Me and Orson Welles, directed by Richard Linklater.

Peepli [Live]. At last we agree on one.

Fair Game, the pic about Valerie Plame, directed by Doug Liman.

The film that most cried out for a thumbs down from both of us

Rob Marshall’s Nine. At least they had the good taste to wait until Fellini was dead before defiling his work in this way. The fault lines in our unanimity of taste showed when the Art Student had trouble choosing between this, Inception and Scott Pilgrim vs the World, both of which I enjoyed.

Five favourite books read in 2010

By me:

I listed 121 books in my Reading and Watching blog during 2010. I didn’t finish all of them, but picking five favourites is necessarily pretty arbitrary because so many of them delighted and enlightened me. However, here goes.

China Miéville, The City and the City. Science fictional policier, marvellously taut and convincing us to believe in an impossible world.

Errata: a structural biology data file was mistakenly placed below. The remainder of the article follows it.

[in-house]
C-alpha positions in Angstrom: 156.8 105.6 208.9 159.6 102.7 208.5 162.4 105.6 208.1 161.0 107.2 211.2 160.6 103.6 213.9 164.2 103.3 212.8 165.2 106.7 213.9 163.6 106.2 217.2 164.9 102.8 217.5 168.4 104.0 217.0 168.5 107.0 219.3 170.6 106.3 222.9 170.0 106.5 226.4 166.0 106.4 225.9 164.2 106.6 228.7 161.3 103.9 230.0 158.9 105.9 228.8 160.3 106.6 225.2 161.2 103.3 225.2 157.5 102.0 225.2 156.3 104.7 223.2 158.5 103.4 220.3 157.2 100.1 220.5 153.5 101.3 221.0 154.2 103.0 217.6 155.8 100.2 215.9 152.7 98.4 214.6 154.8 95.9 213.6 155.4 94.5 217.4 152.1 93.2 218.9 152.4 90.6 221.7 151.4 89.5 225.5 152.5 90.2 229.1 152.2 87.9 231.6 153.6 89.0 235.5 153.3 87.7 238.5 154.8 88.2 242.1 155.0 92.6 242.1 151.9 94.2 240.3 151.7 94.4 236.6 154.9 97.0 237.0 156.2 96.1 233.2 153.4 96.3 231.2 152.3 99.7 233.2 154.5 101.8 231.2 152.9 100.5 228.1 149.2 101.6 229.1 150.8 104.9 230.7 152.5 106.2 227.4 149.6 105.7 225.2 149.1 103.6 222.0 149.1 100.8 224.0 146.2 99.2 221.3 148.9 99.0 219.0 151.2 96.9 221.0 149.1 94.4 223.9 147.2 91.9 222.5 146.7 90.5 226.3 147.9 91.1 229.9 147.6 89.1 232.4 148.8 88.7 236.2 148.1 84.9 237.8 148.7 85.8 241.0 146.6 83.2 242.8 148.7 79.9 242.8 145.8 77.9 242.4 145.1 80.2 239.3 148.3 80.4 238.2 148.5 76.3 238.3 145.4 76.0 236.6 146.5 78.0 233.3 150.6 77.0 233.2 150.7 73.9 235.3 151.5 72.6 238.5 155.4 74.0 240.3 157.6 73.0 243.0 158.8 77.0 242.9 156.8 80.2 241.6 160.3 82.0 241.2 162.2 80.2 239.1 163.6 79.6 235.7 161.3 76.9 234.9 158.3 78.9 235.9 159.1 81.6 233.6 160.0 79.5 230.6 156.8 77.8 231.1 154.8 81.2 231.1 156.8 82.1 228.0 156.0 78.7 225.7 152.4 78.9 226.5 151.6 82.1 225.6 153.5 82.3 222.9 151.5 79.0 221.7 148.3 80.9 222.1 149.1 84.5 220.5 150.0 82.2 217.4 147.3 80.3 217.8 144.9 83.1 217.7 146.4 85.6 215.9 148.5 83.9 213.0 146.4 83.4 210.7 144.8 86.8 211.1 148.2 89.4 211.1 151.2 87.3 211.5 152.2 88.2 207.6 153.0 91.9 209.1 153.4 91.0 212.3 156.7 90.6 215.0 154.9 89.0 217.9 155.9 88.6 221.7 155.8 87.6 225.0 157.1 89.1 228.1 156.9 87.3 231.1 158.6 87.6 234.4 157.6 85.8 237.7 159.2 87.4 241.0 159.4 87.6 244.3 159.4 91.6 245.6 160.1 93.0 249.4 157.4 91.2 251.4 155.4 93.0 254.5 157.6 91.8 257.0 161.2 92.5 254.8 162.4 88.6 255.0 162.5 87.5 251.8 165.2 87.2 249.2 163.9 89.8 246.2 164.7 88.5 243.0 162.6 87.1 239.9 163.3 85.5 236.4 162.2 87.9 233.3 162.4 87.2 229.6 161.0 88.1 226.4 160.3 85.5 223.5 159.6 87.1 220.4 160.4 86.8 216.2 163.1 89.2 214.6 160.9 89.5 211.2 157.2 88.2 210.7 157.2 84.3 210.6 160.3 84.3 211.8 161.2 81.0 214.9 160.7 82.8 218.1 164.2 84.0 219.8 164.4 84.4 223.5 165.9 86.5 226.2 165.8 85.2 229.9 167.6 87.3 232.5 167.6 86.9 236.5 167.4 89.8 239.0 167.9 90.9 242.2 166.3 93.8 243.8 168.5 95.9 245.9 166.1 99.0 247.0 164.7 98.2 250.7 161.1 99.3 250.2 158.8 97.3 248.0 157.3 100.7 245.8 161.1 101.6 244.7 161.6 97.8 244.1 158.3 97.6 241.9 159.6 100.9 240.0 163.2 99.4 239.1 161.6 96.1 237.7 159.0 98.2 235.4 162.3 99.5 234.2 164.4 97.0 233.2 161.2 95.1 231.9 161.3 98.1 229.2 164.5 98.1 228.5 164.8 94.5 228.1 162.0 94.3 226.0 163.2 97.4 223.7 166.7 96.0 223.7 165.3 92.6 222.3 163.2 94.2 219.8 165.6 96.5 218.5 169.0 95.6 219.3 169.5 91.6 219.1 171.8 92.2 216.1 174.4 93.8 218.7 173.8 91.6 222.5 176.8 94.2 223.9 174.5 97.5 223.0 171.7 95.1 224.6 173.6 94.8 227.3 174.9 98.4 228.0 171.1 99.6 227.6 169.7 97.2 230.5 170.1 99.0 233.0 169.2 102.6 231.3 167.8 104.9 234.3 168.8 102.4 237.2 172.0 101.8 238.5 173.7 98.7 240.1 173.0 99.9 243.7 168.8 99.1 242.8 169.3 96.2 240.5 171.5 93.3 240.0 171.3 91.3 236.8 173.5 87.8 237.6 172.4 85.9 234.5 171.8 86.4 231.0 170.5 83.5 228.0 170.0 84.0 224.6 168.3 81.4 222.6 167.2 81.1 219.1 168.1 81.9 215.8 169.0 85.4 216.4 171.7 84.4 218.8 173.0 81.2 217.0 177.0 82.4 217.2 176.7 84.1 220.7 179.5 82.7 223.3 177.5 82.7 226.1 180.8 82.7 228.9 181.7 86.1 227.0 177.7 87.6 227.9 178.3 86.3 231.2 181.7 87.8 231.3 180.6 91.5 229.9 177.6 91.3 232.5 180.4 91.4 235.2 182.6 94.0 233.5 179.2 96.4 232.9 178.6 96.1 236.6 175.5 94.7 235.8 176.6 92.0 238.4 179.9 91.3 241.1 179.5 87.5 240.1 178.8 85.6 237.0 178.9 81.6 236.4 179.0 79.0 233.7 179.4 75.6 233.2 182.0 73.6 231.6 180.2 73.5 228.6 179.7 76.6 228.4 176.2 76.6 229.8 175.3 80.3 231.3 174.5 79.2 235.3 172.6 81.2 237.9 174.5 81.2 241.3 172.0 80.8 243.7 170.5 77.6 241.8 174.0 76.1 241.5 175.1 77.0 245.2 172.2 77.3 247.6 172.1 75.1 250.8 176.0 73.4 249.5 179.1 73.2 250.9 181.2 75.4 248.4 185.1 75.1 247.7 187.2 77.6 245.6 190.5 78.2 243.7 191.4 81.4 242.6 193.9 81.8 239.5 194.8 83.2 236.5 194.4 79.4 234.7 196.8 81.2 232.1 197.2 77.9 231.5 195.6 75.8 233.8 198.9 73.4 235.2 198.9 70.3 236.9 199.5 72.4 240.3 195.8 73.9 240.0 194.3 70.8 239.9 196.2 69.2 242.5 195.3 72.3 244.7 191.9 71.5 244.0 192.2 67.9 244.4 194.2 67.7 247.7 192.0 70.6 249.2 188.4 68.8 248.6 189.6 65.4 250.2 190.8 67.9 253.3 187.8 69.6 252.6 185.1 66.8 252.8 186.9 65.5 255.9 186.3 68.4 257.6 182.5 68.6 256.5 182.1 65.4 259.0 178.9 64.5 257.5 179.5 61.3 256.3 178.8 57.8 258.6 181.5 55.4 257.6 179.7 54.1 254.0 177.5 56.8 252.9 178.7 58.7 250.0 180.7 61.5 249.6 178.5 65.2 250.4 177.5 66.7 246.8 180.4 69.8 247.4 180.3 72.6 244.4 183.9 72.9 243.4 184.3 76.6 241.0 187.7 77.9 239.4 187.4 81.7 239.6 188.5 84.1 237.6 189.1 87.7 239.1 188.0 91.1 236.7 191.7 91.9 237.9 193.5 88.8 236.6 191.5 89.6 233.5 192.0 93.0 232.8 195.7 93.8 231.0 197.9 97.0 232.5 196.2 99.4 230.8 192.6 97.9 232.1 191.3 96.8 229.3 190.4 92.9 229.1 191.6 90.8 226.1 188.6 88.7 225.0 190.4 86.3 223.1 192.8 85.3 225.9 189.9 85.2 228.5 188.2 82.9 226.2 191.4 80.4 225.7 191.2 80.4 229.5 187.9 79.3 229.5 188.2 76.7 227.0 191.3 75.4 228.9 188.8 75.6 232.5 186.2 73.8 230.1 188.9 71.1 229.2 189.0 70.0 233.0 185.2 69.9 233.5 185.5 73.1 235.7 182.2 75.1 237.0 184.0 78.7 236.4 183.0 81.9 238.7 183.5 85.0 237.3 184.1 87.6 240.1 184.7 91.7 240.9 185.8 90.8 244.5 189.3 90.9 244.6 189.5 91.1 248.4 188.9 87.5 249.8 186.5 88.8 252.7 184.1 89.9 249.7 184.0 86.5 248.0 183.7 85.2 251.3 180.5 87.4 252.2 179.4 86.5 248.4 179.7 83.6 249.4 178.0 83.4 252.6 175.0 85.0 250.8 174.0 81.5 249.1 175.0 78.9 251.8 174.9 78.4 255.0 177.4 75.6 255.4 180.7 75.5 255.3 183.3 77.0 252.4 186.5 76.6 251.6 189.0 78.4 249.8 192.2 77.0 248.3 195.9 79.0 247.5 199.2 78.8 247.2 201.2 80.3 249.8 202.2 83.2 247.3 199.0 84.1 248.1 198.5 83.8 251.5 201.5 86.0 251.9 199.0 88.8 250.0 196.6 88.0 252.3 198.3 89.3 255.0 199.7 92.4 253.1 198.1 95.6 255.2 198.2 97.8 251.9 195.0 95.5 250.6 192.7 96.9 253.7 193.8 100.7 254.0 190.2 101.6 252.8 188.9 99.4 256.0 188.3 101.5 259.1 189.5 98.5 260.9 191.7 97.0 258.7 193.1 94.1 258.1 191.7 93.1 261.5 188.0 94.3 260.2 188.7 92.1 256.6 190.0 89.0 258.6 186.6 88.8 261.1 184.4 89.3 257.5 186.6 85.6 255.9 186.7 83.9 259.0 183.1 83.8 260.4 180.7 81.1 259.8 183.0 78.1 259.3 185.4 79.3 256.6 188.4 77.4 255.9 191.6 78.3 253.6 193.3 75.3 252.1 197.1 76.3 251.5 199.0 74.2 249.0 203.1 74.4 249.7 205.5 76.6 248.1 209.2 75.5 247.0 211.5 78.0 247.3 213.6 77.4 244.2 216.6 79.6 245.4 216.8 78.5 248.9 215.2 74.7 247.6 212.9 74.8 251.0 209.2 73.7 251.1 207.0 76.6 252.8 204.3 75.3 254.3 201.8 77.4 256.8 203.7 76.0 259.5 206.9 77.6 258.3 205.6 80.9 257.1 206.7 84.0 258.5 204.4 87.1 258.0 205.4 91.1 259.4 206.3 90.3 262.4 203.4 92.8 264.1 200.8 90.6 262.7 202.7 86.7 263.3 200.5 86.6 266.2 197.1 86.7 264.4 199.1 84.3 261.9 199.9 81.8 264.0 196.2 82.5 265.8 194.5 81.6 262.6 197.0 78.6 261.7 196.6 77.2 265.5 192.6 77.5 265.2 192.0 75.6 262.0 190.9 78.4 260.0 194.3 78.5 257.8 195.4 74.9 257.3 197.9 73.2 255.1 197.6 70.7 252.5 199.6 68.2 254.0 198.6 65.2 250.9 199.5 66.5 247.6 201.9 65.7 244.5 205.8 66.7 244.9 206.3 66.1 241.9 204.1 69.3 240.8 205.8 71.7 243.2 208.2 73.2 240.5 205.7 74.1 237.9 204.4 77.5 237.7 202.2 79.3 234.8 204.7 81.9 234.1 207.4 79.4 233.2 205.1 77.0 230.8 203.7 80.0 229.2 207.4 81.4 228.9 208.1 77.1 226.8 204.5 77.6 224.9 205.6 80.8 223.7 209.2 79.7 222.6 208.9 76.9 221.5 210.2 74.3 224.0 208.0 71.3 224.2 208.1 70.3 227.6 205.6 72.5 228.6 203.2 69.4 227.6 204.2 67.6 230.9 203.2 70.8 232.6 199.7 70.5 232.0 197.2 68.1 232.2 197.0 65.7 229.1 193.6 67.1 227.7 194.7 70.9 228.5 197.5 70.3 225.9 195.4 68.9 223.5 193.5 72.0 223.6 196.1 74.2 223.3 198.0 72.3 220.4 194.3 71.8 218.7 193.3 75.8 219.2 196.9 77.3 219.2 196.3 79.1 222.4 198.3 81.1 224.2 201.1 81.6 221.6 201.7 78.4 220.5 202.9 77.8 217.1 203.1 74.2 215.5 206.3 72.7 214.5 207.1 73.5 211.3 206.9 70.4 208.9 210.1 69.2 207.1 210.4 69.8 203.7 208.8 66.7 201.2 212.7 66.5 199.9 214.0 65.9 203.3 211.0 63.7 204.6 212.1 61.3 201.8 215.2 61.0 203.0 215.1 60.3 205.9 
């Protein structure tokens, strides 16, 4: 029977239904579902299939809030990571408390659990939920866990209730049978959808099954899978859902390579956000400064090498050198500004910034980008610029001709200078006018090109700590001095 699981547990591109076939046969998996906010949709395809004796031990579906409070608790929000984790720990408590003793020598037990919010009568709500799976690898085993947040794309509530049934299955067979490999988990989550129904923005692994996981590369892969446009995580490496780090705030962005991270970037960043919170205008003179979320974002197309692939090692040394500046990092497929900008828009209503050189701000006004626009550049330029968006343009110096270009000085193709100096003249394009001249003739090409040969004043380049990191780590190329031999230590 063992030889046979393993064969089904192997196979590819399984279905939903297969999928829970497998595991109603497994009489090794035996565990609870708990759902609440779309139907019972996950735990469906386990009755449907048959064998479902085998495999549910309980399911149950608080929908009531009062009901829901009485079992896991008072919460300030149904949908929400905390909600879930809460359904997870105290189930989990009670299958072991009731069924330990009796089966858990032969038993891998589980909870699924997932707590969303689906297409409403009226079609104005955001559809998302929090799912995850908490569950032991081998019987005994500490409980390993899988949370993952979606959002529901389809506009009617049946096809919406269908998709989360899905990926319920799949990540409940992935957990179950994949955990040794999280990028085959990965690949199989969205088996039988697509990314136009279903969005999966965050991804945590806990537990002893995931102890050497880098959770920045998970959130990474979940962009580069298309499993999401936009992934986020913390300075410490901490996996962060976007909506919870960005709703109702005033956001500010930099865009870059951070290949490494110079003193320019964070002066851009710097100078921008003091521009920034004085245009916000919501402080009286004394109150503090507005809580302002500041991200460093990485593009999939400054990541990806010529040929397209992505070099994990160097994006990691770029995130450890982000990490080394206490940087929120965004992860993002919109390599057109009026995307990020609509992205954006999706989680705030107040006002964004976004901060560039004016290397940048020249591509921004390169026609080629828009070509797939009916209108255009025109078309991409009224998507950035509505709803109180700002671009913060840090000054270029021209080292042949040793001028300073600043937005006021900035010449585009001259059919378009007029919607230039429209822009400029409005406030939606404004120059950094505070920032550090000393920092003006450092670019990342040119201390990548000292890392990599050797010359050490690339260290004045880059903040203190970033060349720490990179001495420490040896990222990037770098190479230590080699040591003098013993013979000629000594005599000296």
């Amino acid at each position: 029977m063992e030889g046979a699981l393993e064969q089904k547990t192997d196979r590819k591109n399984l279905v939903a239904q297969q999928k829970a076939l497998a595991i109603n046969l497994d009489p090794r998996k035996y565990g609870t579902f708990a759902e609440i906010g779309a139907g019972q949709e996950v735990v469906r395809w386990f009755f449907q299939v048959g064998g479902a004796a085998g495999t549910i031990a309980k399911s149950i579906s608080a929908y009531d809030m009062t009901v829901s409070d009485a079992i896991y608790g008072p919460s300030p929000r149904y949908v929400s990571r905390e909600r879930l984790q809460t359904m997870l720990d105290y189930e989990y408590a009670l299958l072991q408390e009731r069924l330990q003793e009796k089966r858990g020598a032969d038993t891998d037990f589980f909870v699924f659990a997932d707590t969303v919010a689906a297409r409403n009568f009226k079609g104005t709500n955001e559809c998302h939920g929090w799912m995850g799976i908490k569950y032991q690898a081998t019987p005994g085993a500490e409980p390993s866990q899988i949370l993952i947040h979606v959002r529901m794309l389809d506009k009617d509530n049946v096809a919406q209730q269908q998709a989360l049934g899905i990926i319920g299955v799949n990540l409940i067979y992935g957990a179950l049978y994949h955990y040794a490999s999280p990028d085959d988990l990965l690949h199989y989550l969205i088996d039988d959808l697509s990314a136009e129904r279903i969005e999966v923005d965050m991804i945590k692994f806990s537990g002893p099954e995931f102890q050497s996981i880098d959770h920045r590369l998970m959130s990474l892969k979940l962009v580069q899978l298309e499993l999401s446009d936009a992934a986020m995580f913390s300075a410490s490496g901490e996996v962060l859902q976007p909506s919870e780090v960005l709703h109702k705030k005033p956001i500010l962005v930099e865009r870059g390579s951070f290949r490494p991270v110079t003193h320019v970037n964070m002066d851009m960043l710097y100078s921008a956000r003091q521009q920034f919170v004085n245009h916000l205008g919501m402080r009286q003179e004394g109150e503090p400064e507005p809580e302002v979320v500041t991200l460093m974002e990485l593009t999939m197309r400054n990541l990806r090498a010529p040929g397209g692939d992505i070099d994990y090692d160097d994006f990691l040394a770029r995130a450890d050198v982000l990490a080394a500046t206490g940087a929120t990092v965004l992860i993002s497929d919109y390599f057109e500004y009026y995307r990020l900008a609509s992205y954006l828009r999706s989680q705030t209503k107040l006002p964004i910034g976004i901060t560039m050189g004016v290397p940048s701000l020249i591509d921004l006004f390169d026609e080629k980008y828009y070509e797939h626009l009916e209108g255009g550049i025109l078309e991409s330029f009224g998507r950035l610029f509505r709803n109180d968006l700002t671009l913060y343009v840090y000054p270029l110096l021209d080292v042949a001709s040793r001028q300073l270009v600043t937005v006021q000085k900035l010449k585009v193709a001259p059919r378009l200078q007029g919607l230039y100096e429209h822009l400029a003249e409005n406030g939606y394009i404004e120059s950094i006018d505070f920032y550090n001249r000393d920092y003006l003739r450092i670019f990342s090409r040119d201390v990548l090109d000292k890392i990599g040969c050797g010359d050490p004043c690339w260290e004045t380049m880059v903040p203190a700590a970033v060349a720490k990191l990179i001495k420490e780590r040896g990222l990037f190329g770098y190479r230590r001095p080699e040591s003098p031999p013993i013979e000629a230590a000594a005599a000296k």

Charles Happell, The Bone Man of Kokoda. Written by an Australian, this tells the story of a Japanese man who fought against and killed Australians in the jungles of New Guinea, and his resolve to honour his comrades who died there.

Amy Wilentz, The Rainy Season. I read this in the aftermath of the terrible earthquake in Haiti. It is a very rich introduction to the culture and recent history of the nation created by the first successful black slave revolt of modern times.

Jennifer Maiden, Pirate Rain. This may not be the best book of poetry published this year. Many people would probably give precedence to Les Murray’s Taller When Prone or Seamus Heaney’s Human Chain. But Jennifer Maiden gets my gong.

Marilynne Robinson, Home. If I ever convert to stern Presbyterian Protestantism, it will be because of this book and its predecessor, Gilead. I love the characters’ unrelenting quest to love with integrity.

By the Art Student, in her own words:
While I have read quite a bit of fiction that I enjoyed, the books that stand out are all non fiction.